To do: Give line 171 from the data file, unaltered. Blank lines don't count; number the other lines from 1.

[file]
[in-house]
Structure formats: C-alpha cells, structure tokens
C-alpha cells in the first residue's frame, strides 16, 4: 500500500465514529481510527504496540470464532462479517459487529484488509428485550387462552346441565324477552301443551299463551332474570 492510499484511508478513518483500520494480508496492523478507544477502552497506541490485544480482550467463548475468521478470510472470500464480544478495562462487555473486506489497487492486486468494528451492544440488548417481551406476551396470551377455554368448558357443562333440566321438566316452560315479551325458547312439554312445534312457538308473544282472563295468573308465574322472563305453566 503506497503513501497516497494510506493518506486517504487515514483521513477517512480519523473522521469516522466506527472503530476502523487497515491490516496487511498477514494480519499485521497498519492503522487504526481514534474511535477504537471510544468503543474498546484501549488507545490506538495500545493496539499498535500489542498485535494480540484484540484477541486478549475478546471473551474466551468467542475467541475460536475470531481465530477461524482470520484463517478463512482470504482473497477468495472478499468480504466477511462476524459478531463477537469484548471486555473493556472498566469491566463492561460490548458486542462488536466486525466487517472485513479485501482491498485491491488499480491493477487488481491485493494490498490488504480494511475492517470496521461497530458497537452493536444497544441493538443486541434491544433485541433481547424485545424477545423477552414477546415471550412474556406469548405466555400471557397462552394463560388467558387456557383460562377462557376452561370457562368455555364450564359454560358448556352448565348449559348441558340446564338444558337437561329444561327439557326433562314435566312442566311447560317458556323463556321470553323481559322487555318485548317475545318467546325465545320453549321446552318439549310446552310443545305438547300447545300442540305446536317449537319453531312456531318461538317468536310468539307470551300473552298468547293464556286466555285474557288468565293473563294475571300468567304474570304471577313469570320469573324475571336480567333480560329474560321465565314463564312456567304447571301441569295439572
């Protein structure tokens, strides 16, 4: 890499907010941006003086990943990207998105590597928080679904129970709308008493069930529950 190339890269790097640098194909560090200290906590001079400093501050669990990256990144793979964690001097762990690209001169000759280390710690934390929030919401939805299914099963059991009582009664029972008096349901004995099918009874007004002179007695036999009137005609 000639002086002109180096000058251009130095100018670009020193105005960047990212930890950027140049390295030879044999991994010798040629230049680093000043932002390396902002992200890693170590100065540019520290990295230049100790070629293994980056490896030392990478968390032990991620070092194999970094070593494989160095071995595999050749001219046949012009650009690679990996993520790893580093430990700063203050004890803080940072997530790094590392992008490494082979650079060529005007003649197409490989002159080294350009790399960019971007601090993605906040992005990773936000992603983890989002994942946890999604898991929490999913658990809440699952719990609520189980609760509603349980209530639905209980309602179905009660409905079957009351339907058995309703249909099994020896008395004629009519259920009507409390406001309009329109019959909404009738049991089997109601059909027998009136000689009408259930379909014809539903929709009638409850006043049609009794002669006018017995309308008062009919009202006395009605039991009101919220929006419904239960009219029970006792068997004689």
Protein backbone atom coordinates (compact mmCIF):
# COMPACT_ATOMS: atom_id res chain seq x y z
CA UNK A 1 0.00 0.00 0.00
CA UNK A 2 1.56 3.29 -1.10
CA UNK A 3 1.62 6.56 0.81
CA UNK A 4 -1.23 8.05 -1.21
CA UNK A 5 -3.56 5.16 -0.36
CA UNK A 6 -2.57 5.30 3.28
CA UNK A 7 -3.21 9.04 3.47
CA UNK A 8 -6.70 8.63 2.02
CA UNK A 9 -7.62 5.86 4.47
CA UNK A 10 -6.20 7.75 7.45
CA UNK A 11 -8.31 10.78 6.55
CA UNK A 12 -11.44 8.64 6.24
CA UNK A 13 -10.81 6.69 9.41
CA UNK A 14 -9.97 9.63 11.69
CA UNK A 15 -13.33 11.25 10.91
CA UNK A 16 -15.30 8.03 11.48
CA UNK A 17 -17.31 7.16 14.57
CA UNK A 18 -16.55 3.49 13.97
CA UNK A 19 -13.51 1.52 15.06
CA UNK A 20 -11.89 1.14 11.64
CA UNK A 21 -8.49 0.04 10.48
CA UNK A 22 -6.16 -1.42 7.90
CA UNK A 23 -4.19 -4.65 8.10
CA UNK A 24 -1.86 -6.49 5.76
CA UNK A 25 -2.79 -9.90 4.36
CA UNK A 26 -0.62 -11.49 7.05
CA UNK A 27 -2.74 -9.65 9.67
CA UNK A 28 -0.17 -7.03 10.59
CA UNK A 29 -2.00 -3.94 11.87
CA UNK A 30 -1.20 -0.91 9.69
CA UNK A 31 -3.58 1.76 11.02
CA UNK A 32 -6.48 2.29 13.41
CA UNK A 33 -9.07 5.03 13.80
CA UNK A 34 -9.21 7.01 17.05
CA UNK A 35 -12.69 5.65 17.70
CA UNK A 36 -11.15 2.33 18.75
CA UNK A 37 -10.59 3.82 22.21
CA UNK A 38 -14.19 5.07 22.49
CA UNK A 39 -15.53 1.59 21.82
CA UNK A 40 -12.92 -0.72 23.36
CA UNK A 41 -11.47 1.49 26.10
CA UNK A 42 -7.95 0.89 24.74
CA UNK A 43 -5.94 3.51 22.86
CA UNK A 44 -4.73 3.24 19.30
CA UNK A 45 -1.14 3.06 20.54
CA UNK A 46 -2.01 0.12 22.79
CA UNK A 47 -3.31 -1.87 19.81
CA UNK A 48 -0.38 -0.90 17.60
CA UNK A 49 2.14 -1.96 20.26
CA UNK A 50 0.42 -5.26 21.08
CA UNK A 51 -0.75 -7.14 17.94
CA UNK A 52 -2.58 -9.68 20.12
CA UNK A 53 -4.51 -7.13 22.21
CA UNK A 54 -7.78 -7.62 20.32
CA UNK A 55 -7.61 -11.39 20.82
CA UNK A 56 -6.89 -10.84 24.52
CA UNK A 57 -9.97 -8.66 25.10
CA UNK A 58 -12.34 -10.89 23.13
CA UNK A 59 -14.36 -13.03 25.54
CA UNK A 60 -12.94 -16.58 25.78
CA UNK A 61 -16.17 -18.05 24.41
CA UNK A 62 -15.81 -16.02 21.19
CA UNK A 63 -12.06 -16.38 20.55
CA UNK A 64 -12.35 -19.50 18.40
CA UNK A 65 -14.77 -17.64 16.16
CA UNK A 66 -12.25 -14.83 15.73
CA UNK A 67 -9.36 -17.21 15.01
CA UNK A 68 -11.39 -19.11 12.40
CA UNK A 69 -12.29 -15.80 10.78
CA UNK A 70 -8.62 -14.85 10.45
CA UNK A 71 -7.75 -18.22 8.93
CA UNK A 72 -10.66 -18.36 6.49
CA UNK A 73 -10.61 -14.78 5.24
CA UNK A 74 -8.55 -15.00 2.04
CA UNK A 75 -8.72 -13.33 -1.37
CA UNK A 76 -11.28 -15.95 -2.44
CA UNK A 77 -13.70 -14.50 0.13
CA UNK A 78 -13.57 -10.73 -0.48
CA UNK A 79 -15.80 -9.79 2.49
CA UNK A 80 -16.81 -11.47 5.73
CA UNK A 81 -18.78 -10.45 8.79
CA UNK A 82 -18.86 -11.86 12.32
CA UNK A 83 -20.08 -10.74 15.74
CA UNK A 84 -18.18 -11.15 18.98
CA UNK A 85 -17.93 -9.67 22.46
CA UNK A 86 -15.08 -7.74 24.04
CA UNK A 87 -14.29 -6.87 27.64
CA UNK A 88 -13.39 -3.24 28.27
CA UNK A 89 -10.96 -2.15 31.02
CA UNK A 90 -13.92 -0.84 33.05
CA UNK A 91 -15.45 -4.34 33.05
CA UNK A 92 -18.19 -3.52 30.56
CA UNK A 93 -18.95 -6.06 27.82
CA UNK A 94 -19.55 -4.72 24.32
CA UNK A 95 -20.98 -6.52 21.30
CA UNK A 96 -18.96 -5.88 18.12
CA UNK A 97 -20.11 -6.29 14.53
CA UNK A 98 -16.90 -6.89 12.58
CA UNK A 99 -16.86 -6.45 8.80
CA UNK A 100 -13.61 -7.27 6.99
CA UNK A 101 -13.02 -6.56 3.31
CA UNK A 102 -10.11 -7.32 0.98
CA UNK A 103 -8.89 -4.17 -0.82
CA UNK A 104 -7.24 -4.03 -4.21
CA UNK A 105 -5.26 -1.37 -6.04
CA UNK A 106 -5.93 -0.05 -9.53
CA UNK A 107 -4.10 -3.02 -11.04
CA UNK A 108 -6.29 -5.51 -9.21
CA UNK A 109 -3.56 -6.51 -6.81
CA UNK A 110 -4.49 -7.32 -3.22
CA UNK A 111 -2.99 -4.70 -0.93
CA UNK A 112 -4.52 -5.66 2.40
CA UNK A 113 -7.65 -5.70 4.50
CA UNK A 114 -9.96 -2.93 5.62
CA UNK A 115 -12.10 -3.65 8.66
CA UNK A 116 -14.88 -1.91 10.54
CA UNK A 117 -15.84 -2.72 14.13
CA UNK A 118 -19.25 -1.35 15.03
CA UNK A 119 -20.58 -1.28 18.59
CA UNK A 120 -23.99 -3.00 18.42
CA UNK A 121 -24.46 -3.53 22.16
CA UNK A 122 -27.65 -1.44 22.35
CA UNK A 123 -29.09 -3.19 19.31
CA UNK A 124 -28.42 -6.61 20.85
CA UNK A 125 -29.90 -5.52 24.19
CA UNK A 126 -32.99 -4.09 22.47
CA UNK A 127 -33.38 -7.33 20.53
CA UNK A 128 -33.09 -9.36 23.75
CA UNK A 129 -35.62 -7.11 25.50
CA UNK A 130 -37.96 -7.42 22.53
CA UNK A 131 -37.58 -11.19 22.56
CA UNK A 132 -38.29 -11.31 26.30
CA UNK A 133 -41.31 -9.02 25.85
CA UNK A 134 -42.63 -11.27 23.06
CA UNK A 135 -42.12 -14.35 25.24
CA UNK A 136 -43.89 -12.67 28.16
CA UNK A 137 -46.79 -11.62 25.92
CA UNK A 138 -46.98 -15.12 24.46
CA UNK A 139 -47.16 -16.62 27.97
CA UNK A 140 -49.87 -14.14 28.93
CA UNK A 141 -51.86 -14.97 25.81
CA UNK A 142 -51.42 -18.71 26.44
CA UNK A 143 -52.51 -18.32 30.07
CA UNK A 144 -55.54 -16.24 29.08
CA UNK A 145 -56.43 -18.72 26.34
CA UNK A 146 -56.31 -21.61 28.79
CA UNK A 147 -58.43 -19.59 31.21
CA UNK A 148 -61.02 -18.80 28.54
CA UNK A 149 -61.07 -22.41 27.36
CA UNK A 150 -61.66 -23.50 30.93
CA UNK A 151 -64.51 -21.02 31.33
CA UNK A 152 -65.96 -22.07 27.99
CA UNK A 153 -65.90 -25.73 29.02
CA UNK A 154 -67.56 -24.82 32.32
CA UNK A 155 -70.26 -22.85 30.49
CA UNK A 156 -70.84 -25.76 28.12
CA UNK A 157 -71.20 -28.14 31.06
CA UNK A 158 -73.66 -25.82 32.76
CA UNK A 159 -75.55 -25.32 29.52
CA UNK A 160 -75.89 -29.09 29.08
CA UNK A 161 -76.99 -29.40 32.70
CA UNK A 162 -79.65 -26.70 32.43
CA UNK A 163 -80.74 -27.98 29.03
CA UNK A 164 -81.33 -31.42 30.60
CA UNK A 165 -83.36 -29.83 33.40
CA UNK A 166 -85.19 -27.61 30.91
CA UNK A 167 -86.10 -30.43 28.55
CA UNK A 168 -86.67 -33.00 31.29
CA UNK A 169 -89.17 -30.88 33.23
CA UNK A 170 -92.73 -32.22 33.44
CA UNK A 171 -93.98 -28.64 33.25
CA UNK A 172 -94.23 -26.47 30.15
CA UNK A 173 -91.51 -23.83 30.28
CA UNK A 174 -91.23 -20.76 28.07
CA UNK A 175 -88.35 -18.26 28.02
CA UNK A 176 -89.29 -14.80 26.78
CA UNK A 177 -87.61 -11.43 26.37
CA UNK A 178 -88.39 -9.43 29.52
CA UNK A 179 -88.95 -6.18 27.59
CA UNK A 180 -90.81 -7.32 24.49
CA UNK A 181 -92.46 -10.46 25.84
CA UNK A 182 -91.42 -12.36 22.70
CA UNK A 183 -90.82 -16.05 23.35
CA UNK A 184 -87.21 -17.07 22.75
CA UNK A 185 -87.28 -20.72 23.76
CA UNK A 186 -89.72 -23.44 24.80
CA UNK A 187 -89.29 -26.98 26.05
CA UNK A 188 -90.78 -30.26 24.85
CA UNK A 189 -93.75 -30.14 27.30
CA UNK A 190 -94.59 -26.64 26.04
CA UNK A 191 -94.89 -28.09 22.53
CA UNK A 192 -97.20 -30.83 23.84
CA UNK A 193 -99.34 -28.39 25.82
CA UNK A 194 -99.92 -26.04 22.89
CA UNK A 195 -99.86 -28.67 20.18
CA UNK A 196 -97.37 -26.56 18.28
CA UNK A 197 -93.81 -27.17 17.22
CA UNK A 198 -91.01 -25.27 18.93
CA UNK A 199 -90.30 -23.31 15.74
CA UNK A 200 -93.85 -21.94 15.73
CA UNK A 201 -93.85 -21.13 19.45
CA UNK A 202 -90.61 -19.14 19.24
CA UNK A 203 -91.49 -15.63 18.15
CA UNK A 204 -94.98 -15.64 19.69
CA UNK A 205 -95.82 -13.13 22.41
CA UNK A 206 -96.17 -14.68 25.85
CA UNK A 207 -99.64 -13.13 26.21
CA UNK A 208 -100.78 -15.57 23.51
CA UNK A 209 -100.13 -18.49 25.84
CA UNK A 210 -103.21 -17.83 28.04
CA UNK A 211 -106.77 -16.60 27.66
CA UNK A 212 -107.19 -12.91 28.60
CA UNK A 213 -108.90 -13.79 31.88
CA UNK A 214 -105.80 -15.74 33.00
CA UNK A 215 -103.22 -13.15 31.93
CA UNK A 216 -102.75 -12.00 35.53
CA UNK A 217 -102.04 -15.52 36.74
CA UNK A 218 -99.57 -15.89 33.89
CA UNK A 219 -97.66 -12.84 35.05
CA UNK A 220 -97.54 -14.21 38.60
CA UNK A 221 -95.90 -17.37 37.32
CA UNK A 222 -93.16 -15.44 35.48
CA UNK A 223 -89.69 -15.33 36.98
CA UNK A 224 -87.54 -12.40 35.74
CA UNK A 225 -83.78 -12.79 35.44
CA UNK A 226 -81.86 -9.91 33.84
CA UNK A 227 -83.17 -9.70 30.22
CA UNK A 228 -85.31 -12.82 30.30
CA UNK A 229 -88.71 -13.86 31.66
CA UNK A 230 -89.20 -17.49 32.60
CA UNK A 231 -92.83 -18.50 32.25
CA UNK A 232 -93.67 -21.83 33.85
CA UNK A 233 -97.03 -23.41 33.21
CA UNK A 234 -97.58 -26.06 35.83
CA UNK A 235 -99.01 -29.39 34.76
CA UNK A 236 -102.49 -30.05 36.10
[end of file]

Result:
CA UNK A 165 -83.36 -29.83 33.40